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26 Here is a scatter diagram showing annual household expenditure on FDHO, food eaten at home, and EXP, total annual household expenditure, both measured in dollars, for 1995 for a sample of 869 households in the United States (Consumer Expenditure Survey data). FDHO EXP ELASTICITIES AND LOGARITHMIC MODELS

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. reg FDHO EXP Source | SS df MS Number of obs = F( 1, 867) = Model | Prob > F = Residual | e R-squared = Adj R-squared = Total | e Root MSE = FDHO | Coef. Std. Err. t P>|t| [95% Conf. Interval] EXP | _cons | Here is a regression of FDHO on EXP. It is usual to relate types of consumer expenditure to total expenditure, rather than income, when using household data. Household income data tend to be relatively erratic. ELASTICITIES AND LOGARITHMIC MODELS

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28 The regression implies that, at the margin, 5 cents out of each dollar of expenditure is spent on food at home. Does this seem plausible? Probably, though possibly a little low. ELASTICITIES AND LOGARITHMIC MODELS. reg FDHO EXP Source | SS df MS Number of obs = F( 1, 867) = Model | Prob > F = Residual | e R-squared = Adj R-squared = Total | e Root MSE = FDHO | Coef. Std. Err. t P>|t| [95% Conf. Interval] EXP | _cons |

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29 It also suggests that $1,916 would be spent on food at home if total expenditure were zero. Obviously this is impossible. It might be possible to interpret it somehow as baseline expenditure, but we would need to take into account family size and composition. ELASTICITIES AND LOGARITHMIC MODELS. reg FDHO EXP Source | SS df MS Number of obs = F( 1, 867) = Model | Prob > F = Residual | e R-squared = Adj R-squared = Total | e Root MSE = FDHO | Coef. Std. Err. t P>|t| [95% Conf. Interval] EXP | _cons |

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30 Here is the regression line plotted on the scatter diagram EXP ELASTICITIES AND LOGARITHMIC MODELS FDHO

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31 We will now fit a constant elasticity function using the same data. The scatter diagram shows the logarithm of FDHO plotted against the logarithm of EXP. LGFDHO LGEXP ELASTICITIES AND LOGARITHMIC MODELS

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. g LGFDHO = ln(FDHO). g LGEXP = ln(EXP). reg LGFDHO LGEXP Source | SS df MS Number of obs = F( 1, 866) = Model | Prob > F = Residual | R-squared = Adj R-squared = Total | Root MSE = LGFDHO | Coef. Std. Err. t P>|t| [95% Conf. Interval] LGEXP | _cons | Here is the result of regressing LGFDHO on LGEXP. The first two commands generate the logarithmic variables. ELASTICITIES AND LOGARITHMIC MODELS

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33 The estimate of the elasticity is Does this seem plausible? ELASTICITIES AND LOGARITHMIC MODELS. g LGFDHO = ln(FDHO). g LGEXP = ln(EXP). reg LGFDHO LGEXP Source | SS df MS Number of obs = F( 1, 866) = Model | Prob > F = Residual | R-squared = Adj R-squared = Total | Root MSE = LGFDHO | Coef. Std. Err. t P>|t| [95% Conf. Interval] LGEXP | _cons |

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34 Yes, definitely. Food is a normal good, so its elasticity should be positive, but it is a basic necessity. Expenditure on it should grow less rapidly than expenditure generally, so its elasticity should be less than 1. ELASTICITIES AND LOGARITHMIC MODELS. g LGFDHO = ln(FDHO). g LGEXP = ln(EXP). reg LGFDHO LGEXP Source | SS df MS Number of obs = F( 1, 866) = Model | Prob > F = Residual | R-squared = Adj R-squared = Total | Root MSE = LGFDHO | Coef. Std. Err. t P>|t| [95% Conf. Interval] LGEXP | _cons |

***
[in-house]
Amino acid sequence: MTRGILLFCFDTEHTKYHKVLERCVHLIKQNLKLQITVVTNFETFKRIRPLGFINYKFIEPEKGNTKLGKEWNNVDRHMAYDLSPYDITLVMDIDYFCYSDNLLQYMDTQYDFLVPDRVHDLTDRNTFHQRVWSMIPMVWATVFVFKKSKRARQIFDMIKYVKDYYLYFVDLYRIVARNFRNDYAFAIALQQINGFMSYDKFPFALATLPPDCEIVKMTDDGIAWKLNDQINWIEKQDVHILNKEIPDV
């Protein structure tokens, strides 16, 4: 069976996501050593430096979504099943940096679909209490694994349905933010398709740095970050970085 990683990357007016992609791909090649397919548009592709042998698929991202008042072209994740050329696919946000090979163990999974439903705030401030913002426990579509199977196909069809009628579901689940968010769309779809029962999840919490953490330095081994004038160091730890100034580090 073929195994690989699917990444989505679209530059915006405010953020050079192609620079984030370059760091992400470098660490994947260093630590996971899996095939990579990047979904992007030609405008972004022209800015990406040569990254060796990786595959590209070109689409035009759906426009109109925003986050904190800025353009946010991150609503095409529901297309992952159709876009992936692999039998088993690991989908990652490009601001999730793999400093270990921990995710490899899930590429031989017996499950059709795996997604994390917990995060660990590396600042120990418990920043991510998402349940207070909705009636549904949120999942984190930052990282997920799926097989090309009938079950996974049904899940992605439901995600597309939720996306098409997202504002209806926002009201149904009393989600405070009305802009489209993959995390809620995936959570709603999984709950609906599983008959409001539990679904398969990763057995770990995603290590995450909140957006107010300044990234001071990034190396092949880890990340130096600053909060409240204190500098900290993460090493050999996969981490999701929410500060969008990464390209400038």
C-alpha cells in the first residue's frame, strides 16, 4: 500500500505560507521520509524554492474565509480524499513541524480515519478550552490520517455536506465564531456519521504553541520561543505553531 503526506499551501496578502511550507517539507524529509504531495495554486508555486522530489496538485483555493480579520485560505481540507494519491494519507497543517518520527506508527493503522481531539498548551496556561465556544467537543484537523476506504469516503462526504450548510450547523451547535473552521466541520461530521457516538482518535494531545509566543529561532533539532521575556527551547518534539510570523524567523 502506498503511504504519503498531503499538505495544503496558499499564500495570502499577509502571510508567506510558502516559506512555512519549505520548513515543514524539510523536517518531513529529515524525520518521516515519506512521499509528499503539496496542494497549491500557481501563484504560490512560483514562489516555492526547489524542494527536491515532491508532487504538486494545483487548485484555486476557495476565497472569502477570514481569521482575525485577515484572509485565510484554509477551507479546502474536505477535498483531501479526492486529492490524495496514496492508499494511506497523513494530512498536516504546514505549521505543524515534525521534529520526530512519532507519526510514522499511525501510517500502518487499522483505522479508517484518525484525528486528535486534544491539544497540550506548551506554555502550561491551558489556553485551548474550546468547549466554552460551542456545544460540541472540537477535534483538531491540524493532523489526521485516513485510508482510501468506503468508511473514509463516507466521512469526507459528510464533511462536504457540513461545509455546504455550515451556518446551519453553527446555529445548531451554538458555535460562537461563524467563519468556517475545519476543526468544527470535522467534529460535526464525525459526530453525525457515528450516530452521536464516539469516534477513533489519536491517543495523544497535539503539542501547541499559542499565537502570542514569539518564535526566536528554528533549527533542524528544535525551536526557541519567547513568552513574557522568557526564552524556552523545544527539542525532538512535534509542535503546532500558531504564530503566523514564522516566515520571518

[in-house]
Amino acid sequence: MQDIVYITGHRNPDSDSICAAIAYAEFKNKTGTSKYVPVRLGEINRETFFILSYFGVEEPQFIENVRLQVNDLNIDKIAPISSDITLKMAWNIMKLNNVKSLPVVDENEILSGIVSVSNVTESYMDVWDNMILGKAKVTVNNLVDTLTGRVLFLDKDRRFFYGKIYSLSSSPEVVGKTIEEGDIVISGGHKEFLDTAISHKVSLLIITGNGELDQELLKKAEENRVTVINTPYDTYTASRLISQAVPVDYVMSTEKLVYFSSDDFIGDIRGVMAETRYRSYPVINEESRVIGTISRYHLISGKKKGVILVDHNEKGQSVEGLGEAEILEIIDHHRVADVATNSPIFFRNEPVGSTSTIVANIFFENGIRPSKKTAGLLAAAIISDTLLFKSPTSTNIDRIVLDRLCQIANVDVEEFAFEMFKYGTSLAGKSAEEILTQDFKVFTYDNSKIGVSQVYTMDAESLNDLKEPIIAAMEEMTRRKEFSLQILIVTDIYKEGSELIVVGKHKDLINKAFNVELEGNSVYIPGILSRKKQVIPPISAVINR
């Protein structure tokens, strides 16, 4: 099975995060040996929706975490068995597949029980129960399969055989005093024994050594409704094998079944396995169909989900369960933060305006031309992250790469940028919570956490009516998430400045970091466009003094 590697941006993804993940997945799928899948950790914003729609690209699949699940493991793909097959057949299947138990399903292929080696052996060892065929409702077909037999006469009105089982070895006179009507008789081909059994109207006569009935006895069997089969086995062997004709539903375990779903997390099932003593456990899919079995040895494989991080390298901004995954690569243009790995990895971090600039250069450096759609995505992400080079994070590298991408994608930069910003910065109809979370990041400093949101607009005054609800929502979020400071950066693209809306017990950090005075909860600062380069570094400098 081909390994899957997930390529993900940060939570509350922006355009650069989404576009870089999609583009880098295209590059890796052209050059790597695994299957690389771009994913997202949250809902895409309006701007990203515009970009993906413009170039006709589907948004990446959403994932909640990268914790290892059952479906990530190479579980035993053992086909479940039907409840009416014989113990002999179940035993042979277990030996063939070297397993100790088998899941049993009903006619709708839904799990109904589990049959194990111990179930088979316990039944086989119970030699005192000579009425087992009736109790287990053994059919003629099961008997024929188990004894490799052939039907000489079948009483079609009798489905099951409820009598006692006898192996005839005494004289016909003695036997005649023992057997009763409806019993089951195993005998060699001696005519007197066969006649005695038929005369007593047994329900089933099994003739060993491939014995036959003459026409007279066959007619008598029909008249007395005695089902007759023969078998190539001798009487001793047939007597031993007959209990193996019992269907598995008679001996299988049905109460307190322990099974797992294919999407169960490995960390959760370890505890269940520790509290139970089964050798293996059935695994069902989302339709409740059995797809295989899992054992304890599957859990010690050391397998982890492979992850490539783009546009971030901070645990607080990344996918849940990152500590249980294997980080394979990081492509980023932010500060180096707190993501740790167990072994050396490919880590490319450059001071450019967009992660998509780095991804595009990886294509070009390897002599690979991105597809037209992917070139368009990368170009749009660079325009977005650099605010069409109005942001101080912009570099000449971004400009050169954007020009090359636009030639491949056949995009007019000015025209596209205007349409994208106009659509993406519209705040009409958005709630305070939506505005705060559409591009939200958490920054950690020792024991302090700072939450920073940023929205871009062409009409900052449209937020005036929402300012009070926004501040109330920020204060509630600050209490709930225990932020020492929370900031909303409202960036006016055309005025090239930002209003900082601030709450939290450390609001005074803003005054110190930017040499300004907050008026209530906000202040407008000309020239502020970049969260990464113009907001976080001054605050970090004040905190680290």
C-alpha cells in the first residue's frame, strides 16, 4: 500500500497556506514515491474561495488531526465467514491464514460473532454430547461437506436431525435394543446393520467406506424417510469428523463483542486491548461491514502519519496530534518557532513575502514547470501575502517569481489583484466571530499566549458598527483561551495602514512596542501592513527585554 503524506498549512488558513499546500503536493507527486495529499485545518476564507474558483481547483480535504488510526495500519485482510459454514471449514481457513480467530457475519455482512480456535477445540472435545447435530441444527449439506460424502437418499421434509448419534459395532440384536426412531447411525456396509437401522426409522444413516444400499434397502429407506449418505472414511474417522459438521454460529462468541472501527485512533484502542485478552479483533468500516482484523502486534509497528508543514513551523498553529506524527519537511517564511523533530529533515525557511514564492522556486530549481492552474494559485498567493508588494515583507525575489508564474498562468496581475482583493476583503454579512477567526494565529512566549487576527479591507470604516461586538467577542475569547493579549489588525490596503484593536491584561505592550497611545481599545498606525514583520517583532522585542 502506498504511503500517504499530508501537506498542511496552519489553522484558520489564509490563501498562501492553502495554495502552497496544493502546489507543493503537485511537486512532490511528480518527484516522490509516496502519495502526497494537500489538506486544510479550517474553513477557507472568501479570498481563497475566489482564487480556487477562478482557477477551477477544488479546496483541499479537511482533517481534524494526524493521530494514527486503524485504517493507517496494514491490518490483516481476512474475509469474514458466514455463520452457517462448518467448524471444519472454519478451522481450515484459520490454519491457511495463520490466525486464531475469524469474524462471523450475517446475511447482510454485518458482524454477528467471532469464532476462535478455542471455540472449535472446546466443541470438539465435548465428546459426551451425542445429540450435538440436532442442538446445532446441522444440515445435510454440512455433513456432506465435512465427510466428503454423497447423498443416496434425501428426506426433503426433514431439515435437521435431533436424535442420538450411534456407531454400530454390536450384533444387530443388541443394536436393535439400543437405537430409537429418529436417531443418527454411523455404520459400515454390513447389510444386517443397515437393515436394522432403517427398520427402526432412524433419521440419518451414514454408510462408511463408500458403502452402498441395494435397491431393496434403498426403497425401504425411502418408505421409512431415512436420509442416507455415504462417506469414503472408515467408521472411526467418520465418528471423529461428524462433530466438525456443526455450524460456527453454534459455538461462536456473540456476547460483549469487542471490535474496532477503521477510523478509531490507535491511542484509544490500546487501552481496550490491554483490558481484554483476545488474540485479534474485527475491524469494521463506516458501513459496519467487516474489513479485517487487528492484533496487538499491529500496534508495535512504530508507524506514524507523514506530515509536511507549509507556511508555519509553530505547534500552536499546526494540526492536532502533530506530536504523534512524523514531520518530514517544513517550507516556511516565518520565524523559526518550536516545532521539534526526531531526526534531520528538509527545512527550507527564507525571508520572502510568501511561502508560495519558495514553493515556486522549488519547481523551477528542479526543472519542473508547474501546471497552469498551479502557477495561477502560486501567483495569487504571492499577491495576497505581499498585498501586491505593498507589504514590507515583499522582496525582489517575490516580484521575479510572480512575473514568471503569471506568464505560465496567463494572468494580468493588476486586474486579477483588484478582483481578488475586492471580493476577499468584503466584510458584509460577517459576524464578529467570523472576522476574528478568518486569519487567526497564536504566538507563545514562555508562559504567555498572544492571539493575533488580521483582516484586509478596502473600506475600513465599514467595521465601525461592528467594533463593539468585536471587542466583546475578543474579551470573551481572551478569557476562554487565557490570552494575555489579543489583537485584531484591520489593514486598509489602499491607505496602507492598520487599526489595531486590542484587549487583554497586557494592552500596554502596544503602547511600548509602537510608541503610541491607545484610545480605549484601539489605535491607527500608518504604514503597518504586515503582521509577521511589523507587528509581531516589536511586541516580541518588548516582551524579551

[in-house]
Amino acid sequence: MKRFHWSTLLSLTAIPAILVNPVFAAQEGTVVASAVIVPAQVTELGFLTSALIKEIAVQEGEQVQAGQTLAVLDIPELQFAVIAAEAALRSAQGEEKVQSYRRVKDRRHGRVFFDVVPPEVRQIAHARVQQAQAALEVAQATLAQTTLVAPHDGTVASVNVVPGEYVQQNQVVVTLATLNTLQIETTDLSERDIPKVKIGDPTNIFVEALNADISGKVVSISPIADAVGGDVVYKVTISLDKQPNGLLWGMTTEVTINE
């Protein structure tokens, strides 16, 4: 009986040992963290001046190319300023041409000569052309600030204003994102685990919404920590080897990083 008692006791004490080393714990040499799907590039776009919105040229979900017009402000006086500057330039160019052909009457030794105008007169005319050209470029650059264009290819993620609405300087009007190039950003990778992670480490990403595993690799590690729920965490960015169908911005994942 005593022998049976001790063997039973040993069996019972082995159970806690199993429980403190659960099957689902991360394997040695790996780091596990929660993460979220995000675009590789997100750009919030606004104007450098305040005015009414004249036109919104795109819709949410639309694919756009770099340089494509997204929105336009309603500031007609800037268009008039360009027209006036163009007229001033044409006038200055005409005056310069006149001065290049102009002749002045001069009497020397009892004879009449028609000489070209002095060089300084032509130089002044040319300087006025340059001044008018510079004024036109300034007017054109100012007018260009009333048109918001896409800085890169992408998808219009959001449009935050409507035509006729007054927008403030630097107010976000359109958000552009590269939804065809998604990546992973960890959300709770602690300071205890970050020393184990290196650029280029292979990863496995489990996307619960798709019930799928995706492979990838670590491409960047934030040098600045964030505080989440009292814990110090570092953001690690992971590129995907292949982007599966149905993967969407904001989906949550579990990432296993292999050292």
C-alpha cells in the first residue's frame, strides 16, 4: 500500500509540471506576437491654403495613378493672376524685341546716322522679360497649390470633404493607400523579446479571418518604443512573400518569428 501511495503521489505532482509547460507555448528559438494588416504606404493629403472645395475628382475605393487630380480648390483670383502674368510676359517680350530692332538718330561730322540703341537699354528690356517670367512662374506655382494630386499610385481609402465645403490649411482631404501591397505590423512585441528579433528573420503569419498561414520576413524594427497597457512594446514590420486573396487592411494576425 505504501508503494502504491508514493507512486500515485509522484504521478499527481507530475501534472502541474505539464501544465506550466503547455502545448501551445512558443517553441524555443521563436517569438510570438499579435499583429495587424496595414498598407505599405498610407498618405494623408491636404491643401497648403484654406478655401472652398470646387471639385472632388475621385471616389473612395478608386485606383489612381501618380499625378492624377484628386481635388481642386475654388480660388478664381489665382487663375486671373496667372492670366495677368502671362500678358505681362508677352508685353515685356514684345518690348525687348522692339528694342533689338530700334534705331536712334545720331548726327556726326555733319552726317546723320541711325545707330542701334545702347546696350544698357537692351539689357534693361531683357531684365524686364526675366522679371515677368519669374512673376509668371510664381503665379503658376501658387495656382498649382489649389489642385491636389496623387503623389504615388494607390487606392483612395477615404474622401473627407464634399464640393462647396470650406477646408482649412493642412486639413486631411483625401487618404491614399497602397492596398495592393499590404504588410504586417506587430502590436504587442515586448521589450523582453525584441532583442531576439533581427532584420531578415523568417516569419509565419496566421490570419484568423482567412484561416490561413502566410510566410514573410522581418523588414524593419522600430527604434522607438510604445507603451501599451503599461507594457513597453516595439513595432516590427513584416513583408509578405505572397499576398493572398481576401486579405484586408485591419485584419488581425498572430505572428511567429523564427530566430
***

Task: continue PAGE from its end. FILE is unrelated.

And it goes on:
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35 The intercept has no substantive meaning. To obtain an estimate of 1, we calculate e 3.16, which is ELASTICITIES AND LOGARITHMIC MODELS. g LGFDHO = ln(FDHO). g LGEXP = ln(EXP). reg LGFDHO LGEXP Source | SS df MS Number of obs = F( 1, 866) = Model | Prob > F = Residual | R-squared = Adj R-squared = Total | Root MSE = LGFDHO | Coef. Std. Err. t P>|t| [95% Conf. Interval] LGEXP | _cons |

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36 Here is the scatter diagram with the regression line plotted. LGEXP ELASTICITIES AND LOGARITHMIC MODELS LGFDHO

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37 Here is the regression line from the logarithmic regression plotted in the original scatter diagram, together with the linear regression line for comparison. EXP ELASTICITIES AND LOGARITHMIC MODELS FDHO

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38 You can see that the logarithmic regression line gives a somewhat better fit, especially at low levels of expenditure. EXP ELASTICITIES AND LOGARITHMIC MODELS FDHO

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39 However, the difference in the fit is not dramatic. The main reason for preferring the constant elasticity model is that it makes more sense theoretically. It also has a technical advantage that we will come to later on (when discussing heteroscedasticity). EXP ELASTICITIES AND LOGARITHMIC MODELS FDHO

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Copyright Christopher Dougherty These slideshows may be downloaded by anyone, anywhere for personal use. Subject to respect for copyright and, where appropriate, attribution, they may be used as a resource for teaching an econometrics course. There is no need to refer to the author. The content of this slideshow comes from Section 4.2 of C. Dougherty, Introduction to Econometrics, fourth edition 2011, Oxford University Press. Additional (free) resources for both students and instructors may be downloaded from the OUP Online Resource Centre Individuals studying econometrics on their own who feel that they might benefit from participation in a formal course should consider the London School of Economics summer school course EC212 Introduction to Econometrics or the University of London International Programmes distance learning course EC2020 Elements of Econometrics